I’ve discovered that in times of crisis, my relationship with the people I serve grows deeper than it could in any other way. There is something about sharing community and story in such situations that builds a bond, a kinship, and a trust. I learn about people, what they like and don’t like, their dreams and passions, their hopes and fears. In those times, people are more honest with me about church and my preaching and my work as a pastor. In those settings, we can laugh and joke without hurting feelings. They find a place of safety where they can share their thoughts and feelings with their pastor and their friend. I have learned things that kept me from making mistakes in other settings. Those have all been valuable and well-spent times. I have a long way to go and a lot to learn, but such experiences have taught me a lot about pastoral care in the small-town church.


It’s important to learn the culture of your church and your town. Every church is different in little ways. Understanding these differences can go a long way toward helping you know how to minister to your congregation. What do they expect from a pastor? When do they want you there? This may vary from person to person but it helps to begin by understanding the culture of the area and your congregation.

Over the years, I’ve also learned to ask for help. As I have navigated the landscape of hospital visitation, home visitation, and other types of pastoral care, I have often asked trusted members of the congregation for their opinions. Based on their knowledge of the person or family, I am often able to get a good idea if the family would want the pastor present in certain situations. Sometimes, the answer is no. In other cases, the family definitely expects or needs their pastor to be with them.

Either way, good pastoral care demands a contact as soon as possible. Even when distance or schedule keeps me from getting to the hospital right away, I always make sure to make contact by phone, with a personal visit as soon as possible.

I have also discovered the value of building a working relationship with the hospital chaplains. I have an agreement now with the chaplain at the primary hospital my people use. If, for whatever reason, I can’t be there in a timely manner, the chaplain will visit the patient on my behalf, let the patient know I asked the chaplain to make the visit, pray with the patient, and offer to help in any way possible. Thanks to the generosity of the hospital chaplains, it’s like having an extra staff person.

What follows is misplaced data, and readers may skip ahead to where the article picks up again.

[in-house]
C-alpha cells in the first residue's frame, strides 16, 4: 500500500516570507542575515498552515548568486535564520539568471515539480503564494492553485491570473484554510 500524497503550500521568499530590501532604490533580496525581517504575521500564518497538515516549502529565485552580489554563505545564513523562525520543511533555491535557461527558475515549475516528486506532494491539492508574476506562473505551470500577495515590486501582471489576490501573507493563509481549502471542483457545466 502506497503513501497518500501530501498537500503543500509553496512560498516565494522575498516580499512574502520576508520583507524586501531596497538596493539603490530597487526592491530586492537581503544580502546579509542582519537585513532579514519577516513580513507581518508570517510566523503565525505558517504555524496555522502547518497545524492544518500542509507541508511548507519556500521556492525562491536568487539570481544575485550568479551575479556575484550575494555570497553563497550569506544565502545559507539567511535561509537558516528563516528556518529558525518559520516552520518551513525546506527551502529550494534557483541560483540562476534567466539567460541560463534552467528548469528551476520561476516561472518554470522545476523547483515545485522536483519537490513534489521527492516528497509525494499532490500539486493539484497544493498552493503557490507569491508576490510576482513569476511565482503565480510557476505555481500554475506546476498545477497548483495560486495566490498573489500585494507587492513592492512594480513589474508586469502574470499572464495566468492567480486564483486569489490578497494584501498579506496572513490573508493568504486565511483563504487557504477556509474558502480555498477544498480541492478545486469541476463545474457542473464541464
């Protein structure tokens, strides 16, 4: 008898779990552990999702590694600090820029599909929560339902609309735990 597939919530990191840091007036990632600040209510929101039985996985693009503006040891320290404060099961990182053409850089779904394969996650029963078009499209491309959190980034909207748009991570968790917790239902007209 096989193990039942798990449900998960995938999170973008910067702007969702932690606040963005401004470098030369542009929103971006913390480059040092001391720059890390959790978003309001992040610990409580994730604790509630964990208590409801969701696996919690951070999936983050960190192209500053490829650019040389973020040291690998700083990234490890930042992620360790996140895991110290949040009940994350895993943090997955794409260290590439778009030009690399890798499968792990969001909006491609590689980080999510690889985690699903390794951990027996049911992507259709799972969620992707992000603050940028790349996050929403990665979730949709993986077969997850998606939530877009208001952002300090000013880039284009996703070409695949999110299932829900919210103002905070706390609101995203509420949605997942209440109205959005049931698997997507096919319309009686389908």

Hospital visits aren’t the only part of pastoral care. I take the opportunity whenever I can to visit places where members of my congregation work—as long as I can be sure I am not disturbing them and it’s permissible. I can sit for a few minutes at the local feed store and get a good visit in with one of my board members. Several teens work at the local grocery store, so I try to make sure I get in their check-out line to have an opportunity to chat and joke for a few minutes. Regular visits to the nearby thrift store gives me the chance to visit with two other members, and a farm store nearby is a good place to visit another church family. While not too many people want you to visit their homes anymore, these kinds of visits are low-key and non-threatening.

Mostly what I have learned to do is to listen. Most people just want to be heard. I don’t have to say a lot, but I always learn a lot. I listen for clues to their family relationships. I listen to discover where they stand spiritually. I listen to better understand what they think of the church and me. What I learn helps me know how to pray and interact with the members in future encounters. What I hear tells me what they expect and prevents me from making mistakes with them.

Good pastoral care takes time. One hospital visit can eat up most of one day. If someone is facing a serious issue, it means multiple trips to the hospital, and, before you know it, another week has gone by. That is time that could be spent on lots of other things that need to get done. Yet, it’s time that is spent doing something that most of those other things will never accomplish.

Pastoral care builds relationship. It builds trust. And, it builds faith in the pastor. When I stand in the pulpit as their pastor, I do so with a deeper bond between us, thanks to the blessing of being their pastor not only at church, but also beyond the church walls.

Tom Felder is the senior pastor of Tishomingo (OK) Church of the Nazarene